The researchers said that not breastfeeding an infant typically poses more of a threat than does exposure to any of environmental pollutants measured in human milk.
Breastfeeding has shown to significantly reduce the risk of infection, allergy, asthma, arthritis, diabetes, obesity, cardiovascular disease, and various cancers in both childhood and adulthood.
The presence of persistent organic pollutants (POPs), pesticides, heavy metals, and other contaminants in human milk are concerned whether the offspring's exposure to these pollutants might reduce or even override the health benefits.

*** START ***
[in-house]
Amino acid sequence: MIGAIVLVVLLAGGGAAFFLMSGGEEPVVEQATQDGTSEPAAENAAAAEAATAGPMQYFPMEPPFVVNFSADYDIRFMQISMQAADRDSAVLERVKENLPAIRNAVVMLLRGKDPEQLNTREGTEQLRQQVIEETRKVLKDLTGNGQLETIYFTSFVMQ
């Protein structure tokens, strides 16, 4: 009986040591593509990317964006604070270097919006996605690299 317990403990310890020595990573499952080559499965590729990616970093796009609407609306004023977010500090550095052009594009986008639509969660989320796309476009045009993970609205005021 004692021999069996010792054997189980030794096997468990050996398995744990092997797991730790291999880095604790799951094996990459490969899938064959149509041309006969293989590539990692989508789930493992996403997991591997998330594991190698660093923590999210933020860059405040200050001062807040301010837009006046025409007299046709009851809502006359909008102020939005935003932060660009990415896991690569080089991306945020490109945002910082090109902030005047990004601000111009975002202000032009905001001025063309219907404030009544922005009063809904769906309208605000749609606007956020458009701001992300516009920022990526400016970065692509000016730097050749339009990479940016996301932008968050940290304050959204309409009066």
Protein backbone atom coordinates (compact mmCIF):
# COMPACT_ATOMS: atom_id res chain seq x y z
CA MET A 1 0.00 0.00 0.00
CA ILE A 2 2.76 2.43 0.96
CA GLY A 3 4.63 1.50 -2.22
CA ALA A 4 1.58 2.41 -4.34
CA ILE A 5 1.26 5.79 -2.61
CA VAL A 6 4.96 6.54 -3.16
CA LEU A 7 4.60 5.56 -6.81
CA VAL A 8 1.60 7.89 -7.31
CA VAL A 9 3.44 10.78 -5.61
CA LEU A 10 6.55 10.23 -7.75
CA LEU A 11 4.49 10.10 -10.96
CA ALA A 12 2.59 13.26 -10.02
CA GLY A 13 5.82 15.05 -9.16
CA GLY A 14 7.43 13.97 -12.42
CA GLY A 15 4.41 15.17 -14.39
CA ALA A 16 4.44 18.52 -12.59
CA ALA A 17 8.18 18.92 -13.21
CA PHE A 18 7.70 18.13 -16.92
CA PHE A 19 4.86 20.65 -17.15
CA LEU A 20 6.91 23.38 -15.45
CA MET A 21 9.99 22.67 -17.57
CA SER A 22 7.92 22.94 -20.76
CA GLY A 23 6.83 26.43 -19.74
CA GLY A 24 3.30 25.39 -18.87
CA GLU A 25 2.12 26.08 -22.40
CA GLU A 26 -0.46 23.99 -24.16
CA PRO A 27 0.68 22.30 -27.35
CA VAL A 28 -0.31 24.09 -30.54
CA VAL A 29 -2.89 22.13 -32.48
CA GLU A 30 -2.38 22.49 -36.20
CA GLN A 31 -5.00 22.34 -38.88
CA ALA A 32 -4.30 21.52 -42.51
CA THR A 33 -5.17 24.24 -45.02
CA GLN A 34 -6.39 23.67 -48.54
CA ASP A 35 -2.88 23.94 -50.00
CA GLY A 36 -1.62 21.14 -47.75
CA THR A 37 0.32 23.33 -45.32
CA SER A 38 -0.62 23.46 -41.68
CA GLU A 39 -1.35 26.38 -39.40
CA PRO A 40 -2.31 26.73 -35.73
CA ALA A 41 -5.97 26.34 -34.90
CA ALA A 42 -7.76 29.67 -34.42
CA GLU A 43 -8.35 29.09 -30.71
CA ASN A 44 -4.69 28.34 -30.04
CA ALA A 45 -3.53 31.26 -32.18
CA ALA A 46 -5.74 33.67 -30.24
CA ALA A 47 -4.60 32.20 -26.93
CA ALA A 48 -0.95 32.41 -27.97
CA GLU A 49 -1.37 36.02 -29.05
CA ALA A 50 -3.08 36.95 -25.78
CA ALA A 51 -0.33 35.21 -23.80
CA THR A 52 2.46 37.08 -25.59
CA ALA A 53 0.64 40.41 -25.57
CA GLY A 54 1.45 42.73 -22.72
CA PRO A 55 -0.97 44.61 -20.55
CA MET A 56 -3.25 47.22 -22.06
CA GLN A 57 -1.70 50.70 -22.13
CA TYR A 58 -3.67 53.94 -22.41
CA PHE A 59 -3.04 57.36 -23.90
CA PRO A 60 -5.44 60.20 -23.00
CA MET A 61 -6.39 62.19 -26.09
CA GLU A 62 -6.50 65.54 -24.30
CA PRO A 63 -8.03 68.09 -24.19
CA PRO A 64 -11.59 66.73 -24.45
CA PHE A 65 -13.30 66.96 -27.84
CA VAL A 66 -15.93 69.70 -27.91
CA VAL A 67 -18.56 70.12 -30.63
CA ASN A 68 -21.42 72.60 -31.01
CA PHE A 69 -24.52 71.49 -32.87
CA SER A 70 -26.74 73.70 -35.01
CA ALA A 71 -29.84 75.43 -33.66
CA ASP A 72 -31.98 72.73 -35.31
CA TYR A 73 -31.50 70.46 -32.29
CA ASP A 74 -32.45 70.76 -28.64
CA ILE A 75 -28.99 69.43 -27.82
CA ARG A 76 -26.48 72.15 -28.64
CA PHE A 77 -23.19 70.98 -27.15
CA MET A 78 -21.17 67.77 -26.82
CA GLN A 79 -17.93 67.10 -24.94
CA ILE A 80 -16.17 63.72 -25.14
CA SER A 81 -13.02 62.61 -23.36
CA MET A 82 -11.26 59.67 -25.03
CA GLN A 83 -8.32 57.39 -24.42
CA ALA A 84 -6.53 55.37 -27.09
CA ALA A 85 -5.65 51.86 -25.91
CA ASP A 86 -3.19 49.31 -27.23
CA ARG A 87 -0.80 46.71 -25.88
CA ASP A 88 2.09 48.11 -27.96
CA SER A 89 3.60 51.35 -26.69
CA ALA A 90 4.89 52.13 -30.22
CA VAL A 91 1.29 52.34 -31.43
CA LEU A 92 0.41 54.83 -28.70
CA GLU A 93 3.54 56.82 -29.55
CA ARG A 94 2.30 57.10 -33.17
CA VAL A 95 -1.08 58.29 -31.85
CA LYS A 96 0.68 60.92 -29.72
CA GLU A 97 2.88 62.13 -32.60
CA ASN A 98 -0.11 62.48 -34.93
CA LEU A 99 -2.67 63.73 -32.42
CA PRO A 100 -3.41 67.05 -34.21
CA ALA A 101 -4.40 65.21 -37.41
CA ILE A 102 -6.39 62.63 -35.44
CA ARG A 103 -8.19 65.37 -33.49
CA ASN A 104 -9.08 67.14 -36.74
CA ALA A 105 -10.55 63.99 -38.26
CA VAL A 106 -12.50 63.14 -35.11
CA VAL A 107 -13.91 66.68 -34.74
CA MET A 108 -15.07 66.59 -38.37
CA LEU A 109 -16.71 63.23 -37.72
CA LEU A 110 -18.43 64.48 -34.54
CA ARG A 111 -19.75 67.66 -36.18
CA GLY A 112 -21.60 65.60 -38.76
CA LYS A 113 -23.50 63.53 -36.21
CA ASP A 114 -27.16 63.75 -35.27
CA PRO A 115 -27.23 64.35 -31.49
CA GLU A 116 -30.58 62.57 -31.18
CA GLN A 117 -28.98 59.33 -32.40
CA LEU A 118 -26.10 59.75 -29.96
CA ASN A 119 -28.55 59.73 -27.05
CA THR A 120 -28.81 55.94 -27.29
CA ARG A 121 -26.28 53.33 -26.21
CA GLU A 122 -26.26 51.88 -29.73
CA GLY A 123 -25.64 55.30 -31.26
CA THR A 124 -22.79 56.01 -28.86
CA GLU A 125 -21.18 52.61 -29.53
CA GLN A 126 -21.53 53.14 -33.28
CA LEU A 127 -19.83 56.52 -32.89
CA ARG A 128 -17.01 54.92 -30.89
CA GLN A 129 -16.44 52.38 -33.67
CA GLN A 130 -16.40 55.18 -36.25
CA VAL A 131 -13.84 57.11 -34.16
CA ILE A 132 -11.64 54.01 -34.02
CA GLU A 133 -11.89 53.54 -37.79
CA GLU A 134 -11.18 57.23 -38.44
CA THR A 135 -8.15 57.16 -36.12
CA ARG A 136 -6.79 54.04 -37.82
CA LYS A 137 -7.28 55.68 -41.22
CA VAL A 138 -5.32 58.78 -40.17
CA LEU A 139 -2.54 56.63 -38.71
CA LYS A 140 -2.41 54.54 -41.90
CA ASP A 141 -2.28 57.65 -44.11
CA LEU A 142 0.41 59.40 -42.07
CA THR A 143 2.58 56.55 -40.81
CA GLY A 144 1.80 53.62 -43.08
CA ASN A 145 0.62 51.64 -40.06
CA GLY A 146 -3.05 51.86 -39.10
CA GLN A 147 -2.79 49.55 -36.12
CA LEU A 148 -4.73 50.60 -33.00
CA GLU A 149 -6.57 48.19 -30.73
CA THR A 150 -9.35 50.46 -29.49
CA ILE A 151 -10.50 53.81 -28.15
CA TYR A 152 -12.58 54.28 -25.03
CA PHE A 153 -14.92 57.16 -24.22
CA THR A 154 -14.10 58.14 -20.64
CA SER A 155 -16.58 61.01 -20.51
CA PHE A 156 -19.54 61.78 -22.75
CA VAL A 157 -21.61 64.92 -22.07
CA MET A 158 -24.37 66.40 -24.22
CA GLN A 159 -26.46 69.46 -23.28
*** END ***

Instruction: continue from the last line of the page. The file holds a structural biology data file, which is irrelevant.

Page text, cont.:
However, author M. Nathaniel Mead reveals that even the highly polluted areas showed a better outcome for breastfed infants.
Because of human milk's nutritional, immunologic, anticancer, and detoxifying effects, scientists encourage women to continue the practice of breastfeeding even in the context of widespread pollution.
"The collaborative message from the World Health Organization (WHO), the Surgeon General, and the American Academy of Pediatrics is clear: breastfeeding remains the recommended best practice for infants, even in the presence of today's potential levels of environmental contaminants," said EHP editor-in-chief Hugh A. Tilson, PhD.
The study is reported in the 11th Annual Children's Health Issue of Environmental Health Perspectives (EHP).